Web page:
(unless that company registers in the country for the sole purpose of registering
this employee).

There is the most correct legal alternative for local law for an employee under
an employment contract living in Argentina. In order to be properly registered as
an employee according to Argentine law, it is necessary to take a series of
precautions which I will try to enumerate as briefly as possible. In the first place,
an Argentine legal entity has to be set up to employ the worker (a branch of the
foreign company or a new company controlled by it). For this, you must obtain
the Identification Code CDI at AFIP, establish the company or branch, and then
request the Individual Taxpayer Identification Number (CUIT). From that
moment, the Argentine company is in a position to add the new employee to the
payroll before AFIP and, thus, is enabled to make the corresponding
contributions provided by law (35% + 17% of the salary). The funds of the local
branch (if not produced by it) must be transferred by the parent company at
official exchange rates through the Single Free Foreign Exchange Market
(MULC). Initial establishment, registration, and maintenance expenses and
transfer of funds must be included.

The great advantage of this alternative is that it discards any hypothesis and
possibility of a future conflict due to unregistered work for the parent company
(the Argentine branch could even take responsibility for all legal issues,
contributions and other expenses that could arise). However, this alternative is

so expensive and complex for the parent company (unless it has other
businesses in the country) that it is usually discarded.

For Argentine law, an employment relationship registered outside this system is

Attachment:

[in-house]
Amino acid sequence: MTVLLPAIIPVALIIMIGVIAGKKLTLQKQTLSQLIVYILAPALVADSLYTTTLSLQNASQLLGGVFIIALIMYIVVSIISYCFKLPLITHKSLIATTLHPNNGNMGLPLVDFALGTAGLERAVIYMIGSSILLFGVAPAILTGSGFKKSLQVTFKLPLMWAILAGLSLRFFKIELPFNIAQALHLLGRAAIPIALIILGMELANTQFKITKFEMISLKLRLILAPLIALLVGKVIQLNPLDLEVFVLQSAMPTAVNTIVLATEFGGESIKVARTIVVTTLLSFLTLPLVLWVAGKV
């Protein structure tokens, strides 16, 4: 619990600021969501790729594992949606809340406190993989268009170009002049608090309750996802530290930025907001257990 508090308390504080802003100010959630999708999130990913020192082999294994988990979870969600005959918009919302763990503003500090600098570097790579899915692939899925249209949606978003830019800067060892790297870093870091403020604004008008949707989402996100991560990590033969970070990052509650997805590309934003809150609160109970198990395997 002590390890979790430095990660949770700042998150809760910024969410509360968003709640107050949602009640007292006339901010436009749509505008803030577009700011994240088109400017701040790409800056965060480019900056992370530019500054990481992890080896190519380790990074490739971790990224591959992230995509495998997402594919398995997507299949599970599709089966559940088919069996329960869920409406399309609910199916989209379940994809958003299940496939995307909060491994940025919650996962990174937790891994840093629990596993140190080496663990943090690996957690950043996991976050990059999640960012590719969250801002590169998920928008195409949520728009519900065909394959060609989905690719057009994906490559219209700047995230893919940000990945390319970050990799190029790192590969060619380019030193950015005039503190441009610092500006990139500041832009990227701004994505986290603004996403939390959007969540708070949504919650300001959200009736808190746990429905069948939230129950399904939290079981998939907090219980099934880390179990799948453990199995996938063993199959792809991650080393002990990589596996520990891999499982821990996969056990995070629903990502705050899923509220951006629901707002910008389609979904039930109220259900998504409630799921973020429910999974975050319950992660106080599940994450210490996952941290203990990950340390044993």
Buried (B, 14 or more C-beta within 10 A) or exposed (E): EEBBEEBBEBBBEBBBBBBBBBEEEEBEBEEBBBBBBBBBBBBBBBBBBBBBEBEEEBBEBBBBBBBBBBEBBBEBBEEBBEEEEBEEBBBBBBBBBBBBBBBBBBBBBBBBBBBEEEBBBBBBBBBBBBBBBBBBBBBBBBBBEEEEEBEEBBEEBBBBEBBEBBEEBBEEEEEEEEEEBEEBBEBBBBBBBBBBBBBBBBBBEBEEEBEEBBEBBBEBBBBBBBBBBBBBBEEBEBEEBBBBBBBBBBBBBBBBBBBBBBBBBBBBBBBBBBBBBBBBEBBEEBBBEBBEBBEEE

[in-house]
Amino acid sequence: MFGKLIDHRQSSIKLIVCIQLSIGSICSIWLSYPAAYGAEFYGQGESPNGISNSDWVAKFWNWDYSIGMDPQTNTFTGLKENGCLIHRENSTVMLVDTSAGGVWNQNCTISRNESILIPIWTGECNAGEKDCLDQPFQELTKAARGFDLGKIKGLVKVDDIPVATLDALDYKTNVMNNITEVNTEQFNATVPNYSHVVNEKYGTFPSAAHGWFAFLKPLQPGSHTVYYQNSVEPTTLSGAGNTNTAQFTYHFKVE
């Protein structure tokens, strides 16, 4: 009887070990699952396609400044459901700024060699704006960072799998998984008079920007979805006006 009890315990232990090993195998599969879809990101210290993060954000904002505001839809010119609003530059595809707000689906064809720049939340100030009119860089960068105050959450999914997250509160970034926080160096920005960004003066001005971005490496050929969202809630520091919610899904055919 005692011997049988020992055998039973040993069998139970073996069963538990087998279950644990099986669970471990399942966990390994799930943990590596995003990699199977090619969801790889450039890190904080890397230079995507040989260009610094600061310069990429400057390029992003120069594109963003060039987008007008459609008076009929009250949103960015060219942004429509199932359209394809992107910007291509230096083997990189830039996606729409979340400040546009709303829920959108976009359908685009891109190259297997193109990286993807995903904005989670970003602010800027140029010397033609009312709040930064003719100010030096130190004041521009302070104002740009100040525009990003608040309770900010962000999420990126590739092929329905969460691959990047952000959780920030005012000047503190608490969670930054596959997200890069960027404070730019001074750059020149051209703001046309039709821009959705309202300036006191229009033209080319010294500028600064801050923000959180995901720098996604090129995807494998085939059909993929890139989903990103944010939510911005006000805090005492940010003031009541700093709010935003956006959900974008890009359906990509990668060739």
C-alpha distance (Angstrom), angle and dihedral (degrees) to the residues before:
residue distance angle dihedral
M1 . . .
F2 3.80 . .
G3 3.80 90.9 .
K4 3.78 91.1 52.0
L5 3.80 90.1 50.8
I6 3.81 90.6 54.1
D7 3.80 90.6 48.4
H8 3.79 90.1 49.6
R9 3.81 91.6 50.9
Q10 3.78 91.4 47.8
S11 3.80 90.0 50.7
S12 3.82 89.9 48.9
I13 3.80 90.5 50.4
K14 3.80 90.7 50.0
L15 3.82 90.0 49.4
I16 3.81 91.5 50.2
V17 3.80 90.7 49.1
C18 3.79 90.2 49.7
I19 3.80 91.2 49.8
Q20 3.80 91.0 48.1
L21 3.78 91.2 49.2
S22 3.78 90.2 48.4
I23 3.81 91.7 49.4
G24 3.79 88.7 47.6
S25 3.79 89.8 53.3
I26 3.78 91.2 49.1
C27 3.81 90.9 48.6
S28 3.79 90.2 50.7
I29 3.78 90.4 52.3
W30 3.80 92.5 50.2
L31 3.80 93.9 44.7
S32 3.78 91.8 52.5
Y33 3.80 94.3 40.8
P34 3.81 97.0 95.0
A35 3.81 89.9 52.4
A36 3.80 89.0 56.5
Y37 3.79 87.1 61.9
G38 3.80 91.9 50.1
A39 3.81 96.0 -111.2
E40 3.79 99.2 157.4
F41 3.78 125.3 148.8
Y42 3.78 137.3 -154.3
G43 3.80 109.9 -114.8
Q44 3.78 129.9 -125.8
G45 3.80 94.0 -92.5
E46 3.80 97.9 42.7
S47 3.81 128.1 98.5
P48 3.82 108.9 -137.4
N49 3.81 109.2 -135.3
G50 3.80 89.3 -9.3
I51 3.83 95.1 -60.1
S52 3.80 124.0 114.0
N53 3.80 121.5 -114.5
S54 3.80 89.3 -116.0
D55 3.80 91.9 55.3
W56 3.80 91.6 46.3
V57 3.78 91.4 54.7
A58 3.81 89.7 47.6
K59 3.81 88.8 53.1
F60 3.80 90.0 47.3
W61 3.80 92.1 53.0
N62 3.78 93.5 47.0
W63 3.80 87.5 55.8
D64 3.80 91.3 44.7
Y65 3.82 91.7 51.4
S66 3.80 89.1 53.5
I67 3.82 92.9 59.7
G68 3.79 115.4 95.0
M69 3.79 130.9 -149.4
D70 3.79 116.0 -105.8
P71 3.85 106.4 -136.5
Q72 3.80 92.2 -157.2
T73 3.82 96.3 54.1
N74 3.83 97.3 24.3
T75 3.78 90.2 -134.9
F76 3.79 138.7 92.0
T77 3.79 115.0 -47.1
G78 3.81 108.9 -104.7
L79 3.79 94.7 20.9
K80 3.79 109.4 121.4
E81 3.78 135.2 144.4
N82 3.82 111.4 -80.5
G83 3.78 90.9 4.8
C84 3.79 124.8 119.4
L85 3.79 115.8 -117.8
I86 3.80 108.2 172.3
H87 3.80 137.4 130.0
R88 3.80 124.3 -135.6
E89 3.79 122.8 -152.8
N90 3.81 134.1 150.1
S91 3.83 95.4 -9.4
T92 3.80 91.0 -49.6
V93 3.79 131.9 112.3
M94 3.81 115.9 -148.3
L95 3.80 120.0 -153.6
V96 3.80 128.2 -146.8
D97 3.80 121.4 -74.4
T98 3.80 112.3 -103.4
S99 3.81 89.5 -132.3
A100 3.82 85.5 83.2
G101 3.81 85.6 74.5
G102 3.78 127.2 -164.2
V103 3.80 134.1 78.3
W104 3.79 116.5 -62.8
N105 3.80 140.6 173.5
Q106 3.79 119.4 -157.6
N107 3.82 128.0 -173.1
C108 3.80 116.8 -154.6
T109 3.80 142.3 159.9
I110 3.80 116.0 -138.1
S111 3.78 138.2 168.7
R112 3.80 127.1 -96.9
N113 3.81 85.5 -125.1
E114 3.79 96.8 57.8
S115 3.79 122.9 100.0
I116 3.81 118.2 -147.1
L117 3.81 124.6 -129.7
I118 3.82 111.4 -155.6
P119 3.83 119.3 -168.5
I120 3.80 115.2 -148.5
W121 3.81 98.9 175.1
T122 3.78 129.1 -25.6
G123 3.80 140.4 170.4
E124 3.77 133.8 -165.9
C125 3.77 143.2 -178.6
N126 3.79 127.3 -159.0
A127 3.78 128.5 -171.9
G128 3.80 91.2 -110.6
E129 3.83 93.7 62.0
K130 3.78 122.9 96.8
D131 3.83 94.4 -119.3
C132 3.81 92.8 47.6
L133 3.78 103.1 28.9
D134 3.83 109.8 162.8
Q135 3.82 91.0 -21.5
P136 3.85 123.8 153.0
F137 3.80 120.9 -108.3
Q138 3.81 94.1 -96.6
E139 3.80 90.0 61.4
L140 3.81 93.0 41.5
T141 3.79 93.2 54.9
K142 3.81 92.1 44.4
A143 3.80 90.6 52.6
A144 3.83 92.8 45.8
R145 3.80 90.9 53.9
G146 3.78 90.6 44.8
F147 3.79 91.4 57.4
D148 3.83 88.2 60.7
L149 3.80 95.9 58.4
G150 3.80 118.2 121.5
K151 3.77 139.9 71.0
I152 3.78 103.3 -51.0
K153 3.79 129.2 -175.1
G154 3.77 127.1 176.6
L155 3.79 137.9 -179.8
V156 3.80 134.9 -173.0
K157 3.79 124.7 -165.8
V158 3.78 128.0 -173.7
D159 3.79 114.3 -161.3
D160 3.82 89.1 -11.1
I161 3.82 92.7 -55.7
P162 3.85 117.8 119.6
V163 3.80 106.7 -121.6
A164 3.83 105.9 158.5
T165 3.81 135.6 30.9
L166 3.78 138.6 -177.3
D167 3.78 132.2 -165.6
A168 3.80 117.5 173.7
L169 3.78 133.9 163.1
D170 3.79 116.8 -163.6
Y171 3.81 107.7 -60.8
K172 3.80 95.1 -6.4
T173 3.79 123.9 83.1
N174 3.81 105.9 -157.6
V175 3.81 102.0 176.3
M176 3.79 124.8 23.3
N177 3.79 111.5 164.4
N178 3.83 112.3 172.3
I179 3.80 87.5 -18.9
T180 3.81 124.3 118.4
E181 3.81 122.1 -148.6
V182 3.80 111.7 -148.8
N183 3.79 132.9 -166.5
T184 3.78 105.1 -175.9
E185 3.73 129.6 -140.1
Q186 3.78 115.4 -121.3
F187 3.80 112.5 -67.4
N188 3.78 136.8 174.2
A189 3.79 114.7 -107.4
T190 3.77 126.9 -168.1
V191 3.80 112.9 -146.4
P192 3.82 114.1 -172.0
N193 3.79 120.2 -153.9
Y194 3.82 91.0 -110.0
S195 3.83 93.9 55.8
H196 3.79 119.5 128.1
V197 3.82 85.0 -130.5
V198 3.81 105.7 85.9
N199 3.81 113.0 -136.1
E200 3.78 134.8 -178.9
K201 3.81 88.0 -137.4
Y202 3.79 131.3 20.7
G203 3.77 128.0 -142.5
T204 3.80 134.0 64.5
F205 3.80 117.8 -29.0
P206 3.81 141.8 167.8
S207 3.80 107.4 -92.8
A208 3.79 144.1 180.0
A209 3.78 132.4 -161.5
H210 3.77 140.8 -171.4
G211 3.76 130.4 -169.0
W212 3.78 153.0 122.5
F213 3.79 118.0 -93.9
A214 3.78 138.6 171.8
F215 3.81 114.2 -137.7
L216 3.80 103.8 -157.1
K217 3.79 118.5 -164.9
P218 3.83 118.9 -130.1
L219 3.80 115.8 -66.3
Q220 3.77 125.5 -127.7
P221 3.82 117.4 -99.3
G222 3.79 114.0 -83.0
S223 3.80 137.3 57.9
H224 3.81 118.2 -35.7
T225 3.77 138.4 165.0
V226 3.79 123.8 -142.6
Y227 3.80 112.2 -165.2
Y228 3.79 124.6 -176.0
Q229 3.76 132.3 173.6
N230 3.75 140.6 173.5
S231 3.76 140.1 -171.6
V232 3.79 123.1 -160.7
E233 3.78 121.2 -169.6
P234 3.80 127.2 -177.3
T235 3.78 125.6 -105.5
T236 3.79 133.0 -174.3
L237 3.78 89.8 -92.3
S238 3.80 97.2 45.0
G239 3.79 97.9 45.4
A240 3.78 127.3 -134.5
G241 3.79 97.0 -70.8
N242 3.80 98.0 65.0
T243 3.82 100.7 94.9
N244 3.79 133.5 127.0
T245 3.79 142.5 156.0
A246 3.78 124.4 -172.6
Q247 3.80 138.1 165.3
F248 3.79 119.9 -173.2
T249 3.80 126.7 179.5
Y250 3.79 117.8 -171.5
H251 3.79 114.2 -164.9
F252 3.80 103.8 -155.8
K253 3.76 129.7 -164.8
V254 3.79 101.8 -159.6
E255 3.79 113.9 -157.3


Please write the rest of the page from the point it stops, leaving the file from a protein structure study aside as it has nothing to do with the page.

considered not registered (due to the lack of integration of systems); the same
happens in the case of employment relationships disguised as hiring of
services. Therefore, it will be considered non-existent or informal work. The
payment of salaries and registration by the parent company are not recognized
as sufficient registration by the Argentine law, at least not without an
International Treaty establishing this (and this is not the case). For the
Argentine legal system, the “non-existence” situation (which is relative, by the
way) of the employer makes it unlikely that it can be summoned locally and/or (if
convicted) that there are assets from which to pay a compensation. It is my
understanding that the legal risk assumed in this case by the parent company is
minor, but it is still an irregularity according to the local law.

Another important point is contributions and social security taxes (only in the
case of employment relationships). They must be paid by the employer at the
headquarters in which the hiring takes place, but this will not necessarily make
the other countries where services are provided understand that they do not
have to pay the taxes there too. Again, the lack of integration is a serious
problem, but I hold that the employment relationship fully registered in Europe
with the agreement of both parties and multiple extraterritorial actions of the
employee, and without a real seat of the company in Argentina, is a minor risk.
Contributions made in a country without existing Treaties would be equivalent to
not paying the contributions to an employee (the situation is different in Brazil),
entailing all the consequences of unregistered work.

It is true, however, that the legal consequences of having unregistered
employees in Argentina are serious (especially, the compensations) if a judge
determines this is true. Since the employer does not have seizable assets or
domicile to notify the claims, this would not be a major concern.

To summarize, if the employee is registered in Germany, the employment
relationship will not exist for the Argentine legal system, considering it an
informal employment relationship. If the employment relationship is registered in
Brazil, the relationship exists for the Argentine law and the contributions are
duly made; if the employment relationship is registered in Argentina, through the
creation of a new legal entity, it is also registered and does not entail problems
(although it is the most burdensome option).

Diego J. Nunes

Attorney at Law

Estudio Nunes & Asoc.